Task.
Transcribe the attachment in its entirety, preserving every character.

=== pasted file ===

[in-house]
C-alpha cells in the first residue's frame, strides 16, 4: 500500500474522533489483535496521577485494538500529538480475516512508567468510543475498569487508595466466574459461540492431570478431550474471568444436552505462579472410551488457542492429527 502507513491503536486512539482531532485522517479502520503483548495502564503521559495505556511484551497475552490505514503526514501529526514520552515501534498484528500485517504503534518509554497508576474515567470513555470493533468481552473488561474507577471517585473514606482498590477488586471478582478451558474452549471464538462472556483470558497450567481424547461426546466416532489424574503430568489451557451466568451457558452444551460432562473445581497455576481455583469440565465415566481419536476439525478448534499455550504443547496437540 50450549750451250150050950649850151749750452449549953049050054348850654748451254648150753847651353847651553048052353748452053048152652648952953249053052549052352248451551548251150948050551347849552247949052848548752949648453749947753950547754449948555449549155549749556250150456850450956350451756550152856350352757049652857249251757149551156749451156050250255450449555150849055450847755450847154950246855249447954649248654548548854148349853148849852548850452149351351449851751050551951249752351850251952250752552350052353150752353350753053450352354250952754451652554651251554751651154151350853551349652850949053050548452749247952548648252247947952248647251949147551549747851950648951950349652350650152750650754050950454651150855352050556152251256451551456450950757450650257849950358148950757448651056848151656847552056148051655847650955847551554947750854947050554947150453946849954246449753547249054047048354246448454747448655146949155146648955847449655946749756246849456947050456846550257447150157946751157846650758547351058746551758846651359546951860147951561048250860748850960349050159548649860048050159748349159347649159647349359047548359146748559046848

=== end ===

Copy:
[in-house]
C-alpha cells in the first residue's frame, strides 16, 4: 500500500474522533489483535496521577485494538500529538480475516512508567468510543475498569487508595466466574459461540492431570478431550474471568444436552505462579472410551488457542492429527 502507513491503536486512539482531532485522517479502520503483548495502564503521559495505556511484551497475552490505514503526514501529526514520552515501534498484528500485517504503534518509554497508576474515567470513555470493533468481552473488561474507577471517585473514606482498590477488586471478582478451558474452549471464538462472556483470558497450567481424547461426546466416532489424574503430568489451557451466568451457558452444551460432562473445581497455576481455583469440565465415566481419536476439525478448534499455550504443547496437540 50450549750451250150050950649850151749750452449549953049050054348850654748451254648150753847651353847651553048052353748452053048152652648952953249053052549052352248451551548251150948050551347849552247949052848548752949648453749947753950547754449948555449549155549749556250150456850450956350451756550152856350352757049652857249251757149551156749451156050250255450449555150849055450847755450847154950246855249447954649248654548548854148349853148849852548850452149351351449851751050551951249752351850251952250752552350052353150752353350753053450352354250952754451652554651251554751651154151350853551349652850949053050548452749247952548648252247947952248647251949147551549747851950648951950349652350650152750650754050950454651150855352050556152251256451551456450950757450650257849950358148950757448651056848151656847552056148051655847650955847551554947750854947050554947150453946849954246449753547249054047048354246448454747448655146949155146648955847449655946749756246849456947050456846550257447150157946751157846650758547351058746551758846651359546951860147951561048250860748850960349050159548649860048050159748349159347649159647349359047548359146748559046848